Time flies when you are having fun. Fruit flies like bananas. Seems like only yesterday, the year 1918 was only 99 years old. Now 1918 is coming up on its 100th birthday and it doesn’t look a day over 80. To celebrate this occasion, hop on board Mr. Peabody’s Time Machine and let us reminisce about what was doing back in 1918.
A lot of things happened in 1918, and like in the Overlook Hotel, not all of them were good. The year started with a bang as Finland and the USSR finally dropped the Julian Calendar and switched over to the Gregorian Calendar. In a day that will live in infamy, Mississippi became the first state to ratify the 18th Amendment, which prohibited the use of alcohol. Prohibition did not work out quite as well as its proponents had hoped, although it made a lot of money for moonshiners, including JFK’s daddy. The first Tarzan movie debuted in 1918, paving the way for an endless series of Ape Man flicks.
On a sad note in February, Incas, the last Carolina Parakeet, died at the Cincinnati Zoo. Carolina Parakeets once numbered in the millions but, unfortunately for them, their plumage was attractive to ladies of fashion, so off they went. Incas died in the very same cage in which Martha the last passenger pigeon crossed over the rainbow. The moral of that story is that if you are the last of your breed, stay out of the Cincinnati Zoo.
The first case of the Spanish flu appeared in March of 1918 at Fort Riley, Kansas. This flu went on to become a pandemic killing an estimated 50 to 100 million people. My very own grandfather was supposed to become the superintendent of schools in Wilmington, North Carolina, in the fall of 1918. But by the time he got there, all the schools had closed due to the flu. The schools were converted to hospitals for flu victims. With no schools open, there was no need for a school superintendent. He was hired to go tell the bad news to the families of flu victims who had died in the schools. This was not a job he enjoyed.
In April, Snoopy’s nemesis, Manfred von Richthofen, also known as the Red Baron, shot down his 79th and 80th Allied planes before being terminated with extreme prejudice the next day after a profound collision with the earth. In a fit of attempting to stuff the First Amendment into the dust bin of history, Congress passed the Sedition Act of 1918, which made it a crime to criticize the government. If you think President Trump would like to reinstate the Sedition Act of 1918, please raise your hand. Later that year, the House of Representatives tried to make amends by passing the 19th Amendment, which gave women the right to vote.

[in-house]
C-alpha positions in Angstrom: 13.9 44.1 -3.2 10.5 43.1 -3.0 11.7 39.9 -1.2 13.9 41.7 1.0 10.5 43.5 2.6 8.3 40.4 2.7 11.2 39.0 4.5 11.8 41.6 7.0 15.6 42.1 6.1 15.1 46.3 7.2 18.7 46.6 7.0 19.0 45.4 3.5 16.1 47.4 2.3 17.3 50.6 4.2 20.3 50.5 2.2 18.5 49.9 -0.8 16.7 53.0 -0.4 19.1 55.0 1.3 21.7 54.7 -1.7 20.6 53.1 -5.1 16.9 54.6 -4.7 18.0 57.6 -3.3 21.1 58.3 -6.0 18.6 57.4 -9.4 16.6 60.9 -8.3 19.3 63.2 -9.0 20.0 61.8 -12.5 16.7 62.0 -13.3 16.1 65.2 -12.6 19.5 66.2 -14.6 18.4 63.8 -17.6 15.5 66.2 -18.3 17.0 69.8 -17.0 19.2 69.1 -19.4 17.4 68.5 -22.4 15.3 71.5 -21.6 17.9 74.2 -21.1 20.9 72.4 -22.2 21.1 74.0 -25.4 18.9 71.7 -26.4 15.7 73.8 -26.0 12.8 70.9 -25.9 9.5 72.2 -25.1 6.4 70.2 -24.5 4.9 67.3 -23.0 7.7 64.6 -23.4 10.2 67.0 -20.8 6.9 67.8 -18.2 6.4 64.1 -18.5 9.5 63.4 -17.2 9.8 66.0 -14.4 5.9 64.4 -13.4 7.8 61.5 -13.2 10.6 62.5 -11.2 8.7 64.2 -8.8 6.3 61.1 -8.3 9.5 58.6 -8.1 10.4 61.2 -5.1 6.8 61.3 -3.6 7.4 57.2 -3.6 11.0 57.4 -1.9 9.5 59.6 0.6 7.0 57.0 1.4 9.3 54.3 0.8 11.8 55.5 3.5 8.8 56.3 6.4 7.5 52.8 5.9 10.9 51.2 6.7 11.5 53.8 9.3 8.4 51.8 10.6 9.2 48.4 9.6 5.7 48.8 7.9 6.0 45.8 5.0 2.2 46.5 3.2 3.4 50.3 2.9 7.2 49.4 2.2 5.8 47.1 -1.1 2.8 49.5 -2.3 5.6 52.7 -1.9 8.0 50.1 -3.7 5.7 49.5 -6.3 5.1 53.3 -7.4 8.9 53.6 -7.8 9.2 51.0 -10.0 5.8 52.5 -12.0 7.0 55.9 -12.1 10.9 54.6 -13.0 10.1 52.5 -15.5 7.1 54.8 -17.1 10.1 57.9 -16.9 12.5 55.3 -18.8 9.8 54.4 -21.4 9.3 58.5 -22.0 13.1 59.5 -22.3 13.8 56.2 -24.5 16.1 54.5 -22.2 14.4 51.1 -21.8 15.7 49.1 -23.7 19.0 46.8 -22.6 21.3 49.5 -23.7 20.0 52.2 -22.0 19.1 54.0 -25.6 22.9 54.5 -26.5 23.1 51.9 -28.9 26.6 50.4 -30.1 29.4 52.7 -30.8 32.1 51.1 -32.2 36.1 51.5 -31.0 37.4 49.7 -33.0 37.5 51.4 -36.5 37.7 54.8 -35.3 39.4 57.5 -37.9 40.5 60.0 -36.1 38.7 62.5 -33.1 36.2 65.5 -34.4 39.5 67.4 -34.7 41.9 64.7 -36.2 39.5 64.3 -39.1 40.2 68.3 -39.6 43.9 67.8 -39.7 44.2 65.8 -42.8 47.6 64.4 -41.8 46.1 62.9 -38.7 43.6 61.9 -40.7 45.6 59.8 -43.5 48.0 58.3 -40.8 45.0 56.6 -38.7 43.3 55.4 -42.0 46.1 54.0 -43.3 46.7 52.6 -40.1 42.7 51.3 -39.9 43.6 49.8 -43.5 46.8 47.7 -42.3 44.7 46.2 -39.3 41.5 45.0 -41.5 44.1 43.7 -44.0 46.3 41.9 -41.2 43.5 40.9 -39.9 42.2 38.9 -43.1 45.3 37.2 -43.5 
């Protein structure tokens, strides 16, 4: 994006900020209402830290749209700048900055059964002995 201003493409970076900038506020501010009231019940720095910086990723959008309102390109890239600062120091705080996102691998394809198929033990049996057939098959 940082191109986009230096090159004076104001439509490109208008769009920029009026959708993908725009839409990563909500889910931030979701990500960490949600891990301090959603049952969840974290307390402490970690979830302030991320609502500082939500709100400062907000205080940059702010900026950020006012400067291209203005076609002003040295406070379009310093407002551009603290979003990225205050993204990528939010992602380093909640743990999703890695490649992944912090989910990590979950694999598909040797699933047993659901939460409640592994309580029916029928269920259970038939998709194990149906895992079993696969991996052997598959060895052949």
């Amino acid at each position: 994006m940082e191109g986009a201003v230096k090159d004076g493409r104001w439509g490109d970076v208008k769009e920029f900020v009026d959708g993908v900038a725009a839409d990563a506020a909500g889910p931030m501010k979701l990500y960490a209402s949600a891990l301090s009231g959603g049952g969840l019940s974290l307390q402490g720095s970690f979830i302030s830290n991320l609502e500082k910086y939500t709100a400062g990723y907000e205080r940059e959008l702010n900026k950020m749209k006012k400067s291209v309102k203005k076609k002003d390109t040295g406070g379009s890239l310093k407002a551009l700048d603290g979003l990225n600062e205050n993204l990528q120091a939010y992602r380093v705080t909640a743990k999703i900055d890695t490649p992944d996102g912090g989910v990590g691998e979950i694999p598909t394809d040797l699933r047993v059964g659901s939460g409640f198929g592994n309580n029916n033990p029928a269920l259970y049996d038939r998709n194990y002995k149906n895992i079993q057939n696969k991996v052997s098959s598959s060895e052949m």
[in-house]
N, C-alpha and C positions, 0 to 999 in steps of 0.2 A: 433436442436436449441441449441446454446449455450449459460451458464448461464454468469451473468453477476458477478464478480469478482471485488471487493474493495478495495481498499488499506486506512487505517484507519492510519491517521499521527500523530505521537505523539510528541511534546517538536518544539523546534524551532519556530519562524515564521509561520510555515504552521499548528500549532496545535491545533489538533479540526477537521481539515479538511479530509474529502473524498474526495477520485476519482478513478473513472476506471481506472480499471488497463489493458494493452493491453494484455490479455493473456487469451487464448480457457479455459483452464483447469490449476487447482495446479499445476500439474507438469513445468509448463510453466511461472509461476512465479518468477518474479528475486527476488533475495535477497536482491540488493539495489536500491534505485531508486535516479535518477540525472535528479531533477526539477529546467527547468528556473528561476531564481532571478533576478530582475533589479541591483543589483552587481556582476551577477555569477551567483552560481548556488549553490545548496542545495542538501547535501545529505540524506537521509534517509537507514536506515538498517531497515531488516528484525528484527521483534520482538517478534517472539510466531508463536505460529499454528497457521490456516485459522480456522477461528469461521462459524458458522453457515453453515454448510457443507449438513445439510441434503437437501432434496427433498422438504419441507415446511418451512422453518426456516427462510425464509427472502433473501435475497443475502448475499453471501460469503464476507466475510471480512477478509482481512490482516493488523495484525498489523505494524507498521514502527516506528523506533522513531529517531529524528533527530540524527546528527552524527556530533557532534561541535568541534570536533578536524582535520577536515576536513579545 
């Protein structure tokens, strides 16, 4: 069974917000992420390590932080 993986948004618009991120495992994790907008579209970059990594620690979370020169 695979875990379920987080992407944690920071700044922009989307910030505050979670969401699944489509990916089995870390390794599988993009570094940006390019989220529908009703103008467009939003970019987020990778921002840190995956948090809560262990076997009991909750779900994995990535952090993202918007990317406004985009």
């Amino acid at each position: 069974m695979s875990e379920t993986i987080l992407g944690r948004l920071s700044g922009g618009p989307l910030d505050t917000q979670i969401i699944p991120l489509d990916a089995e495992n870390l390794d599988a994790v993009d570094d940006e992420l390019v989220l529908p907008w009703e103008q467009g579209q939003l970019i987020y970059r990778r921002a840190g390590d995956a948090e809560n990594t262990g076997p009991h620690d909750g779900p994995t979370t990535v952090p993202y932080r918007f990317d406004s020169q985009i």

The Russian czar, Nicholas II, had a bad day at the office when he and his family were executed by a Bolshevik firing squad in July of 1918. U.S. soldier and Gary Cooper lookalike Alvin York had a good day at the office by shooting 20 Germans and capturing 132 of the Huns. Meanwhile, Lawrence of Arabia led Arab forces and captured Damascus from the Turks, which ultimately led to a movie of the same name winning seven Academy Awards – including Best Picture in 1963. In October of 1918, Boris become king of Bulgaria. Don’t know much about Bulgarian history, but I think living in a country ruled by a dude named King Boris would be kind of cool.
World War I finally ended on Nov. 11, 1918, at 11 a.m., leaving an estimated 16 to 18 million dead and over 20 million wounded. As Bob Dylan once sang, “The first World War came and it went/The reason for fighting, I never did get.” Now we tend to commemorate Veterans Day by having mattress sales, which somehow honors the 18 million dead.
In December, Robert Ripley published his first “Believe it or Not” newspaper column that led to the creation of the Ripley’s Believe It or Not museum at Myrtle Beach, USA.
For reasons that remain shrouded in the mists of time, future FBI director and America’s most famous cross-dressing crime fighter, John E. Hoover, decided to change his name to J. Edgar Hoover. Only Carl Tolson, J. Edgar’s longtime companion and close friend, knew for sure why J. Edgar swapped out his name. Carl ain’t telling because Carl has crossed the Great Divide and is buried close to J. Edgar.
So happy birthday, 1918. 100 is the new 80.
Photo: J. Edgar Hoover and Ripley’s Believe It or Not both experienced significant events in 1918.